So how can McClellen’s notion of damp feminism come into play here? It is rather clear from news reports and the fictional press that women were likely involved in the recreational use of marijuana as well as the illicit trade in the drug. But the binary created by thirties discourse between the teetotalling reformers and the seductive victims most certainly belies the realties on the ground. Marijuana users participated in the illicit market of marijuana for any number of reasons. As I’ve discussed elsewhere, the motivations of users and sellers of the drug must be separated from their portrayals in the media, in literature, and in other contexts during the period.
For instance, there are plenty of examples of women arrested for selling marijuana to youngsters in Chicago, New York and other American cities throughout the thirties. In the news reports, the women are often portrayed as victims of “connected” male influence, but there are the isolated stories of women arrested for running these operations. Little mention is made of the circumstances of these instances, likely because the language, the epistemologies of ignorance, prevented honest discussion of women taking advantage of entrepreneurial opportunities unless under the tutelage of a male counterpart. We need to recover these narratives.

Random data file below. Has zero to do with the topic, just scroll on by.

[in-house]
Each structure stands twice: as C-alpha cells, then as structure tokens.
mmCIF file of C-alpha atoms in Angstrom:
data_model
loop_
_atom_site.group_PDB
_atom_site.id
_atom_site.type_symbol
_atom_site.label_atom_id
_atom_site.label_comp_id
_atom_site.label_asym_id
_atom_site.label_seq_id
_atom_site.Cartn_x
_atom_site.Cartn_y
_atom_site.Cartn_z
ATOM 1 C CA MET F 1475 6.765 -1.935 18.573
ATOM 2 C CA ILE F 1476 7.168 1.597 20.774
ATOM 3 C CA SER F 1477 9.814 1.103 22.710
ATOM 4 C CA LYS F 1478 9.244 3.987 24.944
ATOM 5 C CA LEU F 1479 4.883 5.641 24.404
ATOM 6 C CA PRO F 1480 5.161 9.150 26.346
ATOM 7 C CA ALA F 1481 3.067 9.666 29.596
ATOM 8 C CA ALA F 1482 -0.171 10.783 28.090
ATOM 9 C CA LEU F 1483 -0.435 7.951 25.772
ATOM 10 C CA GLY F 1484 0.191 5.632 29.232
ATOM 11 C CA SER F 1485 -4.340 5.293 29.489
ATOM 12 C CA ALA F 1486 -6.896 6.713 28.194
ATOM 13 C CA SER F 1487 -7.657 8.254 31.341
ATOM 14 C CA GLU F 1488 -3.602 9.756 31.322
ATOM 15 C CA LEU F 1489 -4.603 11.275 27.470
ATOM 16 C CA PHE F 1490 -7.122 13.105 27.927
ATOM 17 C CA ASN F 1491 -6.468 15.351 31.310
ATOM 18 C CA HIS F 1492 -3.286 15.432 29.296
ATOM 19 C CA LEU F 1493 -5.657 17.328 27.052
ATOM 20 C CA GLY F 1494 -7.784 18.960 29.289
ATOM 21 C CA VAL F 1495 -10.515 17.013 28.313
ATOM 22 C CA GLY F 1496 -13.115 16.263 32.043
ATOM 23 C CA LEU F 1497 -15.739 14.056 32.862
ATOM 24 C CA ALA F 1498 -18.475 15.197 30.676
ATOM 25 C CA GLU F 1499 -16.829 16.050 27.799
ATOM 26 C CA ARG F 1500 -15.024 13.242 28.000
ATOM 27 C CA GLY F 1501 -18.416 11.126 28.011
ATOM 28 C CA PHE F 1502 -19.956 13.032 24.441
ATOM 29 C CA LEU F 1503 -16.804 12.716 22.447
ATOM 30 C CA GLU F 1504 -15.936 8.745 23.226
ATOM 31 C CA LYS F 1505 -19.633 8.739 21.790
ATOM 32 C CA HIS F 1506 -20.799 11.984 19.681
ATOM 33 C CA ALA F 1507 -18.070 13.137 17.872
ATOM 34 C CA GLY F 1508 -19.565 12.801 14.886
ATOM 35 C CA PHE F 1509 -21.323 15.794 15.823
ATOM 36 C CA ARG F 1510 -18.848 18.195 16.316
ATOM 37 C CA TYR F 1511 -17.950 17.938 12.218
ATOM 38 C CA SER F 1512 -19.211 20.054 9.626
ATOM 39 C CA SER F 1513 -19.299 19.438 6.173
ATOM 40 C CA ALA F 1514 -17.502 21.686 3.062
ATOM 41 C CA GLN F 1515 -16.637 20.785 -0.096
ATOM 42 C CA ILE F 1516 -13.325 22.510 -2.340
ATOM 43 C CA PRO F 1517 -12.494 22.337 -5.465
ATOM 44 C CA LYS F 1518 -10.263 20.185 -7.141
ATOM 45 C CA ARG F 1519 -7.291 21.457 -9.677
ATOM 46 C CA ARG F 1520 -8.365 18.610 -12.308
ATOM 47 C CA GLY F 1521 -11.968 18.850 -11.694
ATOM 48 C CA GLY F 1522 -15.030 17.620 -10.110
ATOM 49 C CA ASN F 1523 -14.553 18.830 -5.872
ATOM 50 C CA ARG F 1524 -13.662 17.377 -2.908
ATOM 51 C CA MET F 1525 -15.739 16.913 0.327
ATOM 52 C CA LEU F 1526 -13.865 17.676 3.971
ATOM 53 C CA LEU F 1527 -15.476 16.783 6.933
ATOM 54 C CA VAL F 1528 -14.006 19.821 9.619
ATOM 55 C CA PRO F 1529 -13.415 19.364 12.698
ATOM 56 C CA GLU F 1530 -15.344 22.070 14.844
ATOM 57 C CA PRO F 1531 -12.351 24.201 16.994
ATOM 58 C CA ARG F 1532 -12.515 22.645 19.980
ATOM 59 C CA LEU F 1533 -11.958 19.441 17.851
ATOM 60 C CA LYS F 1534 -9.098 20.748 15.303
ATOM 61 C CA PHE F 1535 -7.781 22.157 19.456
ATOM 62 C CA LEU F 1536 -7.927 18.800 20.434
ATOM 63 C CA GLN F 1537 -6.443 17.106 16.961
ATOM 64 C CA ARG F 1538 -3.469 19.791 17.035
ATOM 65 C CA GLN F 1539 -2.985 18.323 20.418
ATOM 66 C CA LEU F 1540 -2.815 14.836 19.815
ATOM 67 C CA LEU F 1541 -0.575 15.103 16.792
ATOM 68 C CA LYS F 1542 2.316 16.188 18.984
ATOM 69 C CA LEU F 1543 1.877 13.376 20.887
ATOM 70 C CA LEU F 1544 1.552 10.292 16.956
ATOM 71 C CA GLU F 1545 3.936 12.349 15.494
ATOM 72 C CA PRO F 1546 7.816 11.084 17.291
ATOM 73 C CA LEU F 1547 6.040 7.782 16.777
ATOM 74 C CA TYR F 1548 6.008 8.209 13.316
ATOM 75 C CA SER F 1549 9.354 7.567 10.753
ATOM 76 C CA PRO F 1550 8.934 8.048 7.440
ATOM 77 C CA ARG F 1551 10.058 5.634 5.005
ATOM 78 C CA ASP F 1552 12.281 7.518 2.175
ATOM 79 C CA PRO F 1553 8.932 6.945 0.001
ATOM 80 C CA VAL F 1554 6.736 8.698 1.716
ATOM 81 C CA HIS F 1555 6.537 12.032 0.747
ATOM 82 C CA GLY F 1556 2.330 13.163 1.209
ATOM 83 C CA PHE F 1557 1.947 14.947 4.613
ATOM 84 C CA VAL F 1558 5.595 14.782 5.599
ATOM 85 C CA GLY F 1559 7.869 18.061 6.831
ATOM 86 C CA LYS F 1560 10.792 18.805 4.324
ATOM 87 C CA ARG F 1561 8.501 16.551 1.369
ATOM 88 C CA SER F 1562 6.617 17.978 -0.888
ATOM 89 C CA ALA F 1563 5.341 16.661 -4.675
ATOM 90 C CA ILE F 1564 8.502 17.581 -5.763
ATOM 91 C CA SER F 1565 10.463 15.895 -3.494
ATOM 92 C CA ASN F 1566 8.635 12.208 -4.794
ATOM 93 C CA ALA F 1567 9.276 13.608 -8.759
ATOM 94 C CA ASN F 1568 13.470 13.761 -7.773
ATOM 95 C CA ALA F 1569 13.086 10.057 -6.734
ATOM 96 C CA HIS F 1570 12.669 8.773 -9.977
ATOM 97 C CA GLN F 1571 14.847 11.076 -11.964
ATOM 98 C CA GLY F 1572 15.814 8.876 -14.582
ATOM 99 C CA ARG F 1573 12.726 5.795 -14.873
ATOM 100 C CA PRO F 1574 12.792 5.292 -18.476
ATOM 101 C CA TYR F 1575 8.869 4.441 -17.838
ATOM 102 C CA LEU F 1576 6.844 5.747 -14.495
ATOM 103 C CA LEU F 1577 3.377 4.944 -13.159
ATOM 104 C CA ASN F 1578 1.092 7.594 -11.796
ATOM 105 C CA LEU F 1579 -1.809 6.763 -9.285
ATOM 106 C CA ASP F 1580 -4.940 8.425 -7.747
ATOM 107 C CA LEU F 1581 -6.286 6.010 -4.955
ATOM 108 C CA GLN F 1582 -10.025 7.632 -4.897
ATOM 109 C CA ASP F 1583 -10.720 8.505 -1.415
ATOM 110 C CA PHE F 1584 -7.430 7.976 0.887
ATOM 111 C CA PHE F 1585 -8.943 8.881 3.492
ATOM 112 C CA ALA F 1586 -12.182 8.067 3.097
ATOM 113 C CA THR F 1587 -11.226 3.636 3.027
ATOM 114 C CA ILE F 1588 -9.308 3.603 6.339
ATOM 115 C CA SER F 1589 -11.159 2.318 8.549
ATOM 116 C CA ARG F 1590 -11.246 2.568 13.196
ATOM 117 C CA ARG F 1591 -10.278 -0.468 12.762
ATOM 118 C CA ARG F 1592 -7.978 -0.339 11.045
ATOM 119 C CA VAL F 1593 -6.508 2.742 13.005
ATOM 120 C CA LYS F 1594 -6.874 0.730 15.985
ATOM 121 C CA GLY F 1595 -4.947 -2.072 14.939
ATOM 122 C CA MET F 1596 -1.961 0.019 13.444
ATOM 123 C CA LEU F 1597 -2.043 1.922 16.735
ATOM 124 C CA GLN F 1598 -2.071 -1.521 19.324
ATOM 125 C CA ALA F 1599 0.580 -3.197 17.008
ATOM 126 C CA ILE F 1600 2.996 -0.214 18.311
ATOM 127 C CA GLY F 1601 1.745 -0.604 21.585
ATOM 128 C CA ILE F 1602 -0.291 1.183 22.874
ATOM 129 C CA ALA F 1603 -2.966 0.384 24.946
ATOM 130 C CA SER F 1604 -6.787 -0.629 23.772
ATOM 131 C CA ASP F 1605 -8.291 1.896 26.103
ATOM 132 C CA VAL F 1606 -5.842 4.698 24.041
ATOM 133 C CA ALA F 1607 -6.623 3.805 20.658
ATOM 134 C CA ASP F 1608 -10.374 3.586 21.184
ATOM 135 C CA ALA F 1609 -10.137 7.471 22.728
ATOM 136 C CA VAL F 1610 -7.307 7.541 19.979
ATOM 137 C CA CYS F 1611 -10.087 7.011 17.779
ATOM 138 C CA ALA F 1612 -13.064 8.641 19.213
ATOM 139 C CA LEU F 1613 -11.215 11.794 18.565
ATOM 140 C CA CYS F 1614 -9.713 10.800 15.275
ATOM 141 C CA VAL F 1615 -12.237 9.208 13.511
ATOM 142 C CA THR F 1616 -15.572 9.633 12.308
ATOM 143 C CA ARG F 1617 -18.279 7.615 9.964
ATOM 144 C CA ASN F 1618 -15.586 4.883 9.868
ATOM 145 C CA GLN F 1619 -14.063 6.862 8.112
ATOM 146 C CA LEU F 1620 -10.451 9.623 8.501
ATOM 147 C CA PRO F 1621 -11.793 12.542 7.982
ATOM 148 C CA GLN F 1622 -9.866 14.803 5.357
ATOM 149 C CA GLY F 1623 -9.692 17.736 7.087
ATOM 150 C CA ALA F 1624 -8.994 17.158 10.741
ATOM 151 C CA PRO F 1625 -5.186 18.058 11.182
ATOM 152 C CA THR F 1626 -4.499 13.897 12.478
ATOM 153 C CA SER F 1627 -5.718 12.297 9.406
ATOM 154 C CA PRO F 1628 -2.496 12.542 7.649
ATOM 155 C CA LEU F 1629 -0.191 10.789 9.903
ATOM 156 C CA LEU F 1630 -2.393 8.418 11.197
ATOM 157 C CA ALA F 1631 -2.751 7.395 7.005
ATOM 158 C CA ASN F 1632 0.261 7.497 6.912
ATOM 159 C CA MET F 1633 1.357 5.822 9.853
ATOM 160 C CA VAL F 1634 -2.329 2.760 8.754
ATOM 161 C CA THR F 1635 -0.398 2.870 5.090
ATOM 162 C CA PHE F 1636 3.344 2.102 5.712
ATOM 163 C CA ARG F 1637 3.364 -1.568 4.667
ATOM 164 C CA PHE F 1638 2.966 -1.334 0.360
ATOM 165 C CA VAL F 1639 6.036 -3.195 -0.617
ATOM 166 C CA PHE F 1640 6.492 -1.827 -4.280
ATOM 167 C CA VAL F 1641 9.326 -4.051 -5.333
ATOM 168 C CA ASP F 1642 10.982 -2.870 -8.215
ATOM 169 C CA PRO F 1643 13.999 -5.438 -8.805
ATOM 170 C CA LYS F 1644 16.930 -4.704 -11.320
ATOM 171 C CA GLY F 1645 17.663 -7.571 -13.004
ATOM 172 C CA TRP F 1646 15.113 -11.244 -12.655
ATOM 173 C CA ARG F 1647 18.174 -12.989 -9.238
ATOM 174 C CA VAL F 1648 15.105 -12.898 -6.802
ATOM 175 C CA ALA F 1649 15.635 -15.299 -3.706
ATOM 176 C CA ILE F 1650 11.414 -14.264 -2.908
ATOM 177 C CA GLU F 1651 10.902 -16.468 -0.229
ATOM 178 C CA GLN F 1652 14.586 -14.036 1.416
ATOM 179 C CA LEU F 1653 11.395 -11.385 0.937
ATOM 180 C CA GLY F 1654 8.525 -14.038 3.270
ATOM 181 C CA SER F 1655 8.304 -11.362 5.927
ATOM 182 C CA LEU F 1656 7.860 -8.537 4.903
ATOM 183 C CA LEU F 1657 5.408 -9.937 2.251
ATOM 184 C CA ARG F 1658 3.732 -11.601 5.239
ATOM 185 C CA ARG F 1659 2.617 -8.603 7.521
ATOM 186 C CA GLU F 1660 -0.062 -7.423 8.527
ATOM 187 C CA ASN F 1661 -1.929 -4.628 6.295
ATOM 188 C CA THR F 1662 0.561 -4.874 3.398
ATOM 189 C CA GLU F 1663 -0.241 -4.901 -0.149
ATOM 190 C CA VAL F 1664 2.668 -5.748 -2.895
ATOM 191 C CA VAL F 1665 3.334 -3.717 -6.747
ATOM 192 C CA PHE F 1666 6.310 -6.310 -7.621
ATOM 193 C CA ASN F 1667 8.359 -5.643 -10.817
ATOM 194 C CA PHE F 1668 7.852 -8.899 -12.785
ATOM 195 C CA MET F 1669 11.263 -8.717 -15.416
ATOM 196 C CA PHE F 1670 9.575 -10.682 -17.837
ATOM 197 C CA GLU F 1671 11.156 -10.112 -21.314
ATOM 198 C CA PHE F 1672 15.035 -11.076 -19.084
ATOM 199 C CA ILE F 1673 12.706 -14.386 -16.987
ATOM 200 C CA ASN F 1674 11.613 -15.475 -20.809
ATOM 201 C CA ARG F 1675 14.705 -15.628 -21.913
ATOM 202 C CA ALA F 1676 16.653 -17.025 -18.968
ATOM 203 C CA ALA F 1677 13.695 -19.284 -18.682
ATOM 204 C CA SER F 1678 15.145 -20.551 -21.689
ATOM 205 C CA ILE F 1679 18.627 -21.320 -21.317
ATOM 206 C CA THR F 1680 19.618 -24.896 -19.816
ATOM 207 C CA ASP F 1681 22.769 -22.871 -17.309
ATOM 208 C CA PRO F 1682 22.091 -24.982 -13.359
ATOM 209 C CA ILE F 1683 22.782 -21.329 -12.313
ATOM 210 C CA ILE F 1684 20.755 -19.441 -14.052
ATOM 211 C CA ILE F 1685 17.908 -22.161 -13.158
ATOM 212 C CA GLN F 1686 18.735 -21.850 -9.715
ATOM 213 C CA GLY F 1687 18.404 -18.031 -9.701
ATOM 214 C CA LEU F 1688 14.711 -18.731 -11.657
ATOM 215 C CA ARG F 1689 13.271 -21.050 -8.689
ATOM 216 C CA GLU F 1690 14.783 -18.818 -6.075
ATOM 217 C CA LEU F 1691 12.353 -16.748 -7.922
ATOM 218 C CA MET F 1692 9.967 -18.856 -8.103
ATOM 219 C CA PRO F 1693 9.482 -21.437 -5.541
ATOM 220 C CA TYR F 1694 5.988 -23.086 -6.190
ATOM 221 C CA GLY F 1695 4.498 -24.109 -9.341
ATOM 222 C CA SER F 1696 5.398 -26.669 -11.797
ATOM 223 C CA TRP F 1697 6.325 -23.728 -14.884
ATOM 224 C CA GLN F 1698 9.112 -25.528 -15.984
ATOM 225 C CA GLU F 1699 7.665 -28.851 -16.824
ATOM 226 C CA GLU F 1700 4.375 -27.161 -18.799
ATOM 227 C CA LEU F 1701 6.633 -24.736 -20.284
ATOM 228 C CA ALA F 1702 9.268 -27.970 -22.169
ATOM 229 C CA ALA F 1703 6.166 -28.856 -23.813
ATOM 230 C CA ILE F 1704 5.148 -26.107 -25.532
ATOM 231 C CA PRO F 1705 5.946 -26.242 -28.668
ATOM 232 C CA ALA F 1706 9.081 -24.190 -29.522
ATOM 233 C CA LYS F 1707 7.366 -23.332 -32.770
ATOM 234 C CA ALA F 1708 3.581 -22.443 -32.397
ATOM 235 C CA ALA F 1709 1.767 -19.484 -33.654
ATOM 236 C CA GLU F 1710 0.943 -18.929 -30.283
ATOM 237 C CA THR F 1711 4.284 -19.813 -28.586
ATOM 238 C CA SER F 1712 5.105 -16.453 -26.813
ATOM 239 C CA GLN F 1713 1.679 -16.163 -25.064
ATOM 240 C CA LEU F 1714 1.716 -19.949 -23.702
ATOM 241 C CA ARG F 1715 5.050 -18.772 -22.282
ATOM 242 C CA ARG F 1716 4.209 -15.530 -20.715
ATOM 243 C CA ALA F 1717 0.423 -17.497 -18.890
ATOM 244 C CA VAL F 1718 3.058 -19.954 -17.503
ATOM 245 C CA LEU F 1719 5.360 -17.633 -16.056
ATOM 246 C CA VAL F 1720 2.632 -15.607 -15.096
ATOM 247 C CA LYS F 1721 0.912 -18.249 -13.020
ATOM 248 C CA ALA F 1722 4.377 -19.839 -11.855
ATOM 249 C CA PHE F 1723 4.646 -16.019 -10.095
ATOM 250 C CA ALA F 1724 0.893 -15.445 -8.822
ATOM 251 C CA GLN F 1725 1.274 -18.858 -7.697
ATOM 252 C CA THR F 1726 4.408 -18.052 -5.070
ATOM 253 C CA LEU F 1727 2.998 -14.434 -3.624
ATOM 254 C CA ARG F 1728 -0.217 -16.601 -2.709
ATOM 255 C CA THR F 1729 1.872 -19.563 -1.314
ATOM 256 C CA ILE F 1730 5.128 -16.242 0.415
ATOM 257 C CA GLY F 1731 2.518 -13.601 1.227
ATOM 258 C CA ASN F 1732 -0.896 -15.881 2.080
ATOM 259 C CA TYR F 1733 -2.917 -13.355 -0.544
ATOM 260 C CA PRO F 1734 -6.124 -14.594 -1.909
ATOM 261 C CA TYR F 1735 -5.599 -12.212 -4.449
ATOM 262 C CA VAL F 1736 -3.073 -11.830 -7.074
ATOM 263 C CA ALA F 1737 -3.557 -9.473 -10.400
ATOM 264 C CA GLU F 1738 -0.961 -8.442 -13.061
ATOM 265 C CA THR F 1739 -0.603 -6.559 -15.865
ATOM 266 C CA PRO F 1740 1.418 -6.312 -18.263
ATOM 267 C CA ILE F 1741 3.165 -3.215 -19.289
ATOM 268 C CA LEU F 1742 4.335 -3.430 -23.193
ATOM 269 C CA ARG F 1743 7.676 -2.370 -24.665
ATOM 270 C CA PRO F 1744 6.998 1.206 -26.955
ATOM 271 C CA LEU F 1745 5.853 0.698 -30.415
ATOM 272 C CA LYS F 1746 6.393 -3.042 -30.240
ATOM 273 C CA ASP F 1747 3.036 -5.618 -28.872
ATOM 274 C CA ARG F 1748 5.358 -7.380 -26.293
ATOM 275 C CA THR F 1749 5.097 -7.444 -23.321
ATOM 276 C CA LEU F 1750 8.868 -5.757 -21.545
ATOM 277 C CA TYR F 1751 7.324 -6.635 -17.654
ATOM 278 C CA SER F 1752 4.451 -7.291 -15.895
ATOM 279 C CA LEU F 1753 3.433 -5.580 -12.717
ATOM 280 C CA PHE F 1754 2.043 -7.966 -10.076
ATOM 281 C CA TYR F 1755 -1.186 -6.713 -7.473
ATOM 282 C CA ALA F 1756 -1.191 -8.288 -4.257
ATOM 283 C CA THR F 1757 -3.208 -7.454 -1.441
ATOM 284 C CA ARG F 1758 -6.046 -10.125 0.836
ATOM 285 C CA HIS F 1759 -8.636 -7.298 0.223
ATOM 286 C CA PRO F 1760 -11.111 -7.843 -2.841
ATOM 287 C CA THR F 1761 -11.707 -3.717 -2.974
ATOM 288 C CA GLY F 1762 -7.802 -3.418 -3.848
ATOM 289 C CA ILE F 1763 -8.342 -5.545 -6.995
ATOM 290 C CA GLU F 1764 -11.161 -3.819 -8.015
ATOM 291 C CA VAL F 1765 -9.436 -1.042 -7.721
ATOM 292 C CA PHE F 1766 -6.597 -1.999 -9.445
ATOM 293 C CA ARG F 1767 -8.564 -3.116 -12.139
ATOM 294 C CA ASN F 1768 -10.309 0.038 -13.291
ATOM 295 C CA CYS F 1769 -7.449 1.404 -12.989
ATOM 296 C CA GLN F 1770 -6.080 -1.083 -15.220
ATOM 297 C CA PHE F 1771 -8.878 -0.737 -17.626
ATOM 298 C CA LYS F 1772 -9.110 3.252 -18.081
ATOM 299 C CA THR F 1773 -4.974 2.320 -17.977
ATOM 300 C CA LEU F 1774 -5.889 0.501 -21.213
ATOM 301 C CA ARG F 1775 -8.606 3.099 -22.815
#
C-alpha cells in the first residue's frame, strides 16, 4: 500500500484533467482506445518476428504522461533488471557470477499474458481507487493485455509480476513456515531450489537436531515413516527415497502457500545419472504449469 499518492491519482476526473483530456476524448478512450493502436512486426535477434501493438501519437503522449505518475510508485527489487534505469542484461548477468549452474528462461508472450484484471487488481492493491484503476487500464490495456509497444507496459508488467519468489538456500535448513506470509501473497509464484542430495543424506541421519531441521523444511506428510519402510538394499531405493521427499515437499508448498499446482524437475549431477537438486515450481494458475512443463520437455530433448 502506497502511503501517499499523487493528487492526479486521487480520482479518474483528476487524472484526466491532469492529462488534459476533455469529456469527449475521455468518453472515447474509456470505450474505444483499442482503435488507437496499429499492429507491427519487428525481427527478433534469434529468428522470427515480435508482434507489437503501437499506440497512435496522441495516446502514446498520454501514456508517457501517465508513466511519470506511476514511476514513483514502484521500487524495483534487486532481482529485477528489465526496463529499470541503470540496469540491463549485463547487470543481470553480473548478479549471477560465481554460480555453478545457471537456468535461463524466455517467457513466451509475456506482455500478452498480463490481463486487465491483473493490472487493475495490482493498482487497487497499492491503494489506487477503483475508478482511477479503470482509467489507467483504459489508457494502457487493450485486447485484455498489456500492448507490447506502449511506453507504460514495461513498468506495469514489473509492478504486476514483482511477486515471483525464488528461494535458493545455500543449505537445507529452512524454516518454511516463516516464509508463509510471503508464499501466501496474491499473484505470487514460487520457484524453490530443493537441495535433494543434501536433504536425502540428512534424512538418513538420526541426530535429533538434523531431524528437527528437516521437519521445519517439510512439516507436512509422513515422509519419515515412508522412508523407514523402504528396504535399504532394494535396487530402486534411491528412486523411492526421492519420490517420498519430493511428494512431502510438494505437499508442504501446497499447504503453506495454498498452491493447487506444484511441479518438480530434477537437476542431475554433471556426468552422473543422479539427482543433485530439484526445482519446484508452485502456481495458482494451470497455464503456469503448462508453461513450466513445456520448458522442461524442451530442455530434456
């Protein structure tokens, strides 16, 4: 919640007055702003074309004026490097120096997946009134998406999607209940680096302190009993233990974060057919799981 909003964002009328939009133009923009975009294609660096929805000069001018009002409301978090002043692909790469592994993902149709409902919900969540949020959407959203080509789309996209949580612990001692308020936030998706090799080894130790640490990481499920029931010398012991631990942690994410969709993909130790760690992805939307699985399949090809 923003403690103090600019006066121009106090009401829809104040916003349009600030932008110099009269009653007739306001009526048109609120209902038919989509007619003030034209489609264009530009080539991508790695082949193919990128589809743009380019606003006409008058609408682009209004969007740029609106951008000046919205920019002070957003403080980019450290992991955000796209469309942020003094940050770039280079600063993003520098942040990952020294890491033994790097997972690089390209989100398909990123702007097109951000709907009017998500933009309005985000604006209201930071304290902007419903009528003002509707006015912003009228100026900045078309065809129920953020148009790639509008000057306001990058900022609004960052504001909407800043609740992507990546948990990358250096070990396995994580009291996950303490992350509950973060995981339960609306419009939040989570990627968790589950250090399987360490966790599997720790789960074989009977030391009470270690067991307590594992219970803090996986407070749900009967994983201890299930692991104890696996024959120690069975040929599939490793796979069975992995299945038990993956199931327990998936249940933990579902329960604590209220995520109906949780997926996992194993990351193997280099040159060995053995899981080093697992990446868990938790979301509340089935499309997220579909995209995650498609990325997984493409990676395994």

In another well-covered incident at the height of reefer madness, the characteristics of a female marijuana user was so far from the expected that news reports searched for an alternative vocabulary with which to describe Ethel Sohl and her “companion” Genevieve Owens. In 1937, the two women culminated an extraordinary crime spree with the hold-up and murder of a bus driver in Newark, New Jersey. Media reports focused on the private lives of the two women. Sohl was married and in her early twenties, and Owens was 17 from a large immigrant family. The women met while they were both living in a women’s reformatory. Their relationship was the fodder for some speculative journalism. The two had been living in Owens’s parents’ house with nine other family members and the two “[slept] in the same bed.” On three separate occasions Sohl was described as “affect[ing] a mannish appearance with close-cropped bobbed head, parted on the side, and a plaid lumber jacket worn over a brown dress.” After receiving life sentences, the two women were segregated in the New Jersey State Reformatory, reportedly to “break up the ‘friendship.'” The caption of a newspaper image, below, though likely apocryphal, reveals the journalistic anxieties brought to bear in the case.
Lisa Duggan in Sapphic Slashers argues that the journalistic trope of the violent lesbian murderer (alongside the black male rapist) can offer a window on how newspapers and sensationalist presses articulated social anxieties about race, class, and sexuality during the late 19th century into the early twentieth century. Shedding social anxieties, dichotomous feminisms, and epistemologies of ignorance are keys to uncovering the history of female marijuana users in the historical record.